The wine bottle we are familiar with today only recently became a common way of buying wine. Just a hundred years ago, a mere 4 per cent of wine shipped from France (including champagne) was in bottles. The rest was shipped in barrels, and almost all wine-drinkers took their own bottle or pitcher to a wine merchant, where the wine would be drawn from a barrel.
Wine bottles became common only after the Second Word War, when an international mass market for wine emerged. The default bottle was glass sealed with a cork, but in the last few decades there have been many variations, some successful, some not.
The most widely adopted modification is the screwcap, now often used for both lower-end and more expensive wines. In places where screwcaps are considered the best way of sealing wine bottles—such as New Zealand, Australia, and Scandinavia—many wine-consuming households do not own a corkscrew.
Moreover, many of today’s “corks” are not made from the bark of the cork tree but are cork-shaped stoppers made of synthetic materials. Glass stoppers are also to be found but less often than expected when first introduced.
The glass bottle itself was challenged by bottles made from food-grade plastic in the early 2000s, but they failed to catch on. On the other hand, bag-in-box formats have long sold well in New Zealand and Australia and are now very popular in Northern Europe. They used to be associated with cheap, mediocre wines but are now used for many premium ones.
A more recent innovation is packaging wine in aluminum cans, which are especially suitable for camping, hiking, or poolside. It remains to be seen if canned wine will go mainstream.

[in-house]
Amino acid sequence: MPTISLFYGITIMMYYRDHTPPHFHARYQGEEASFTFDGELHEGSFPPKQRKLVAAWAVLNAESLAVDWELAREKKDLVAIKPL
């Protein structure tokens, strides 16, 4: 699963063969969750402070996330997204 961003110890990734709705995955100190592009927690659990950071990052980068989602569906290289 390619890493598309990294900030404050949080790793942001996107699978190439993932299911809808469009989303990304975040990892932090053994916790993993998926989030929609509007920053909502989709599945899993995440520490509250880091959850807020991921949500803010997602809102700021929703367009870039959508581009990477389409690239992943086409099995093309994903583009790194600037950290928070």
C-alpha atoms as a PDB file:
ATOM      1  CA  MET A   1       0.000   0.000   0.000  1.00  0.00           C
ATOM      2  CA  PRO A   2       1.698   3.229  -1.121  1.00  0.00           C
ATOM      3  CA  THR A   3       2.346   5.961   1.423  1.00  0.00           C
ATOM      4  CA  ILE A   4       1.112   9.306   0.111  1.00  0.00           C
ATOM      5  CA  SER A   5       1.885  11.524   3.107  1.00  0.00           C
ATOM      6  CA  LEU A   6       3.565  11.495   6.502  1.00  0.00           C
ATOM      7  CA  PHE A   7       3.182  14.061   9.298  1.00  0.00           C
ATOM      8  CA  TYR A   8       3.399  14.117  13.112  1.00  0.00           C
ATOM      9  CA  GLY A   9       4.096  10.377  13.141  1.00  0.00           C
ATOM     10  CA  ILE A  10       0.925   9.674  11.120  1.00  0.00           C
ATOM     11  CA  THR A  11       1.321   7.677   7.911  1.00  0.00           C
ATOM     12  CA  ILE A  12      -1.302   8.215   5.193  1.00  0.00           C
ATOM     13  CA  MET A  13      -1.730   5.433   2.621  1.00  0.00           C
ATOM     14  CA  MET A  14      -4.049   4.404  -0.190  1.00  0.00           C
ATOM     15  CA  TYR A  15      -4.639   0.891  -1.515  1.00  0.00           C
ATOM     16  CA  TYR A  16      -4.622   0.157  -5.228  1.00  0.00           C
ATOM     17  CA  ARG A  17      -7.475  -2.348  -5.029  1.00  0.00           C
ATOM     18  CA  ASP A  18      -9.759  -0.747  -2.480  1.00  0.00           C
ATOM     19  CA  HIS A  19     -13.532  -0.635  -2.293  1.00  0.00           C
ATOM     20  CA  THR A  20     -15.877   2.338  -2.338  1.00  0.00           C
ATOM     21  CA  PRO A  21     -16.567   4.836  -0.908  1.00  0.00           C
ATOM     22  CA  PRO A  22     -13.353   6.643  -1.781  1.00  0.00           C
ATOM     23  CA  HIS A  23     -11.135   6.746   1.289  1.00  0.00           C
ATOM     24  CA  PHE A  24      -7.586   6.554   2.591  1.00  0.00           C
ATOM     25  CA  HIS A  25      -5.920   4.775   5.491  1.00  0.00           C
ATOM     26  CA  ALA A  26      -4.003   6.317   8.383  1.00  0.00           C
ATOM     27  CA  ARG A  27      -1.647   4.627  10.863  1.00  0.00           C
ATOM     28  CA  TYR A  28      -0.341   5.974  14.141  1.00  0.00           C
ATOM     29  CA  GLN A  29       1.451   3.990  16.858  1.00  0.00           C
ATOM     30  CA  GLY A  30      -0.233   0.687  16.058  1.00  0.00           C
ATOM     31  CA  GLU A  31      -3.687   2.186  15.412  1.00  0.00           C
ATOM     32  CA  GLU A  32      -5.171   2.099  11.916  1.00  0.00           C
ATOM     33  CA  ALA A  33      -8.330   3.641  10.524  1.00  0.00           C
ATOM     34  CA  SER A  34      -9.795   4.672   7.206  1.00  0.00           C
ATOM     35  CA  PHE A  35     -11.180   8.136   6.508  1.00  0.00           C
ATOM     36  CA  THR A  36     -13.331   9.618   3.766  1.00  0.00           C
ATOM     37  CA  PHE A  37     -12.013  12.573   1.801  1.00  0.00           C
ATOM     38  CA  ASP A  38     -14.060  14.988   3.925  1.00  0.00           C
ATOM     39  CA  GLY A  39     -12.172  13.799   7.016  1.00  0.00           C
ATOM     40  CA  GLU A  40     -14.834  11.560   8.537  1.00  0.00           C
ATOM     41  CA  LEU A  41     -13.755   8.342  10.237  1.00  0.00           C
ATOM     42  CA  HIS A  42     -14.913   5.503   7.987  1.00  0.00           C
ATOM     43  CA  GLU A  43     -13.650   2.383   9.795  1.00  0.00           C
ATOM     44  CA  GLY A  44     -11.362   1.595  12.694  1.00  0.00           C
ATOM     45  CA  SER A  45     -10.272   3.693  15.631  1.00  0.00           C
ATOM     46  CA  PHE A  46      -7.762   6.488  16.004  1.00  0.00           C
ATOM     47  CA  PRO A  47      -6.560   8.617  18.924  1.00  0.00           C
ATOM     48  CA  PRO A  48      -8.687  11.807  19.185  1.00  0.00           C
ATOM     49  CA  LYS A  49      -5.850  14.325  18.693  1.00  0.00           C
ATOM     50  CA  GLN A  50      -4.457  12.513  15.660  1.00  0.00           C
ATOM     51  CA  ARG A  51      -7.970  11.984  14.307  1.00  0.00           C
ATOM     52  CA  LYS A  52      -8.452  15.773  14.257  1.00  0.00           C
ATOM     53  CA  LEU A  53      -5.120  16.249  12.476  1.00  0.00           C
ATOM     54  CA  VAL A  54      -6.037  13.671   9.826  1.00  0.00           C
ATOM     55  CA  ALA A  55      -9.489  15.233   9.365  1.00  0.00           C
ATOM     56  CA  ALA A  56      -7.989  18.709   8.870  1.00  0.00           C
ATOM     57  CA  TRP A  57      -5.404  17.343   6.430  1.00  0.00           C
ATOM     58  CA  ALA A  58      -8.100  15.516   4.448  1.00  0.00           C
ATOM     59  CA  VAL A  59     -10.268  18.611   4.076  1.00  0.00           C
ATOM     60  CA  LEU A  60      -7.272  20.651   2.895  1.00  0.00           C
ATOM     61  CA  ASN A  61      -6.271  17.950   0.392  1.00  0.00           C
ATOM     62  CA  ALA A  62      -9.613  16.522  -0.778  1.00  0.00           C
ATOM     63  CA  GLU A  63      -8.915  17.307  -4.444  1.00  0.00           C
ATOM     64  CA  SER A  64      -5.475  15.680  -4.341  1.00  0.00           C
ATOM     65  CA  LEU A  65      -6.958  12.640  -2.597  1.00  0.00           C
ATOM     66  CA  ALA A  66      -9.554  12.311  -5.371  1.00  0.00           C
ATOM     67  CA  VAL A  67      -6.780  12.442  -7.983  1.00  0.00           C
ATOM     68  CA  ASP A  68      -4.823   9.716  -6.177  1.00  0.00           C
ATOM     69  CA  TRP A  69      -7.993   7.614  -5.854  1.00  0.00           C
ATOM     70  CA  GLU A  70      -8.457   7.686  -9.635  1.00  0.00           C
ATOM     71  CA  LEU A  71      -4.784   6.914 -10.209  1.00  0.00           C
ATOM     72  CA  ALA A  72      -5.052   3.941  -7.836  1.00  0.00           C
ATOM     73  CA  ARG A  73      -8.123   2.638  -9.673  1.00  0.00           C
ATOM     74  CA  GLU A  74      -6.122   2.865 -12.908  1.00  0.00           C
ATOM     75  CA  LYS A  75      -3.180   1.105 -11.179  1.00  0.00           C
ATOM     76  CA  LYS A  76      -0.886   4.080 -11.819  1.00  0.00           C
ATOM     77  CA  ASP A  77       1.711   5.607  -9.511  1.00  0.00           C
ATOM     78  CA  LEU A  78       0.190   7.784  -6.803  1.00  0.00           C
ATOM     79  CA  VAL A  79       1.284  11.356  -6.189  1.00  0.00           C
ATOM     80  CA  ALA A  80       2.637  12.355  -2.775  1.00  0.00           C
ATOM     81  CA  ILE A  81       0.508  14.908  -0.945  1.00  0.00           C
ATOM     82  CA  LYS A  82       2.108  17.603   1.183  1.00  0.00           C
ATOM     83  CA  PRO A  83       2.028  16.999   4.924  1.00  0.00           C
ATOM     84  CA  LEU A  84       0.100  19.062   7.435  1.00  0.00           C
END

The latest alternative to the glass bottle is paper. Paper has two of the advantages of plastic and aluminum: it doesn’t shatter like glass, and it’s very light–the weight of a paper bottle of wine is essentially the weight of the contents. This is welcome to anyone–retailers, shelf-stockers, salespeople–who has to carry cases of wine. There is even an ongoing campaign to convince wineries to use bottles made from lighter glass and especially to not bottle upper-tier wines in heavy bottles in the hope consumers will confuse weight for quality.
The first paper wine bottle (Frugal Bottle) is made of 94 per cent recycled cardboard and sealed with a screwcap. Inside, a food-grade plastic sleeve actually holds the wine. When the bottle is empty, it is easily collapsed, and the paper and plastic components pull apart for separate recycling. The manufacturer, an English company called Frugalpac, estimates the lifetime carbon footprint of the paper bottle is one-sixth that of an average glass bottle.
The first paper-bottled wine is 3Q, a blend of sangiovese, cabernet sauvignon, and merlot made by Cantina Goccia in Umbria, Italy. It’s an excellent first wine for paper bottles because it shows they are suitable for good-quality wine. Cantina Goccia has undertaken to bottle 80 per cent of its production in paper.
The one drawback is that wine in paper bottles has about a year of shelf life. It’s ideal, then, for early-drinking wines, but don’t expect to see first-growth Bordeaux wines in paper bottles. Remember the promise of the digital age that the world would go paperless? Apparently not.